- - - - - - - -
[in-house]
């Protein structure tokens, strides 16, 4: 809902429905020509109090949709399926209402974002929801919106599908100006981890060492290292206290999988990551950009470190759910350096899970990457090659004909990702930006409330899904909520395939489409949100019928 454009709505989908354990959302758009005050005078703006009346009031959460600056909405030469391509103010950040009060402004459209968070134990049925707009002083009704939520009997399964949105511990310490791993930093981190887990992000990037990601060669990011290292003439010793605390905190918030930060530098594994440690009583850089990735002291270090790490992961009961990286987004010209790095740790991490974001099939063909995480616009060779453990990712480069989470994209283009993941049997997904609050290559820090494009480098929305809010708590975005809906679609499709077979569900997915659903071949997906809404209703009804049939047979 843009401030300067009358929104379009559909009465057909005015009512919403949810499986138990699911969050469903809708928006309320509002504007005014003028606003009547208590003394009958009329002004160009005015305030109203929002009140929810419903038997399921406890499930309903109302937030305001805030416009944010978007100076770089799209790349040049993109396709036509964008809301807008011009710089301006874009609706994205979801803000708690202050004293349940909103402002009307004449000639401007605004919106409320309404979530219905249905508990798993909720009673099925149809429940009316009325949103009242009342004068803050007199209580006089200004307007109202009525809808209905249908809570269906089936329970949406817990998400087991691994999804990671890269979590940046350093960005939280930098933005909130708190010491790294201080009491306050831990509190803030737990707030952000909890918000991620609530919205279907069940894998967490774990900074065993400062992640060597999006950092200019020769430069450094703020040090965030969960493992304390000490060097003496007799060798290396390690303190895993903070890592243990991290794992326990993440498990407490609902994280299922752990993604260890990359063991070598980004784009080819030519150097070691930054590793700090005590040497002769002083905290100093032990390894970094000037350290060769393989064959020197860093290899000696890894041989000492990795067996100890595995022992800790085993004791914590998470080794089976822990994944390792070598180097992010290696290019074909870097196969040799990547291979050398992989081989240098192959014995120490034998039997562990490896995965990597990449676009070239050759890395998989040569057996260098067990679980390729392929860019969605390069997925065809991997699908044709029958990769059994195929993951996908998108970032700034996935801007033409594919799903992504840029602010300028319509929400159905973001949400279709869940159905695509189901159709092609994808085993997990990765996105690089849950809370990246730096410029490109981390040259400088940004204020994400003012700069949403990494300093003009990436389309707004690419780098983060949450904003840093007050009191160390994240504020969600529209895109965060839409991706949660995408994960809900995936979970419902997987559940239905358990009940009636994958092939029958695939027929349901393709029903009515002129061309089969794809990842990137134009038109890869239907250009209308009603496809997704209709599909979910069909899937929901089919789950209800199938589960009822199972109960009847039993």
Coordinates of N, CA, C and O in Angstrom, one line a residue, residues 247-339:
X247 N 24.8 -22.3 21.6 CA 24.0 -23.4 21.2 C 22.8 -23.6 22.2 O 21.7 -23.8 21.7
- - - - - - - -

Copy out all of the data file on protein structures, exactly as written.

[in-house]
């Protein structure tokens, strides 16, 4: 809902429905020509109090949709399926209402974002929801919106599908100006981890060492290292206290999988990551950009470190759910350096899970990457090659004909990702930006409330899904909520395939489409949100019928 454009709505989908354990959302758009005050005078703006009346009031959460600056909405030469391509103010950040009060402004459209968070134990049925707009002083009704939520009997399964949105511990310490791993930093981190887990992000990037990601060669990011290292003439010793605390905190918030930060530098594994440690009583850089990735002291270090790490992961009961990286987004010209790095740790991490974001099939063909995480616009060779453990990712480069989470994209283009993941049997997904609050290559820090494009480098929305809010708590975005809906679609499709077979569900997915659903071949997906809404209703009804049939047979 843009401030300067009358929104379009559909009465057909005015009512919403949810499986138990699911969050469903809708928006309320509002504007005014003028606003009547208590003394009958009329002004160009005015305030109203929002009140929810419903038997399921406890499930309903109302937030305001805030416009944010978007100076770089799209790349040049993109396709036509964008809301807008011009710089301006874009609706994205979801803000708690202050004293349940909103402002009307004449000639401007605004919106409320309404979530219905249905508990798993909720009673099925149809429940009316009325949103009242009342004068803050007199209580006089200004307007109202009525809808209905249908809570269906089936329970949406817990998400087991691994999804990671890269979590940046350093960005939280930098933005909130708190010491790294201080009491306050831990509190803030737990707030952000909890918000991620609530919205279907069940894998967490774990900074065993400062992640060597999006950092200019020769430069450094703020040090965030969960493992304390000490060097003496007799060798290396390690303190895993903070890592243990991290794992326990993440498990407490609902994280299922752990993604260890990359063991070598980004784009080819030519150097070691930054590793700090005590040497002769002083905290100093032990390894970094000037350290060769393989064959020197860093290899000696890894041989000492990795067996100890595995022992800790085993004791914590998470080794089976822990994944390792070598180097992010290696290019074909870097196969040799990547291979050398992989081989240098192959014995120490034998039997562990490896995965990597990449676009070239050759890395998989040569057996260098067990679980390729392929860019969605390069997925065809991997699908044709029958990769059994195929993951996908998108970032700034996935801007033409594919799903992504840029602010300028319509929400159905973001949400279709869940159905695509189901159709092609994808085993997990990765996105690089849950809370990246730096410029490109981390040259400088940004204020994400003012700069949403990494300093003009990436389309707004690419780098983060949450904003840093007050009191160390994240504020969600529209895109965060839409991706949660995408994960809900995936979970419902997987559940239905358990009940009636994958092939029958695939027929349901393709029903009515002129061309089969794809990842990137134009038109890869239907250009209308009603496809997704209709599909979910069909899937929901089919789950209800199938589960009822199972109960009847039993």
Coordinates of N, CA, C and O in Angstrom, one line a residue, residues 247-339:
X247 N 24.8 -22.3 21.6 CA 24.0 -23.4 21.2 C 22.8 -23.6 22.2 O 21.7 -23.8 21.7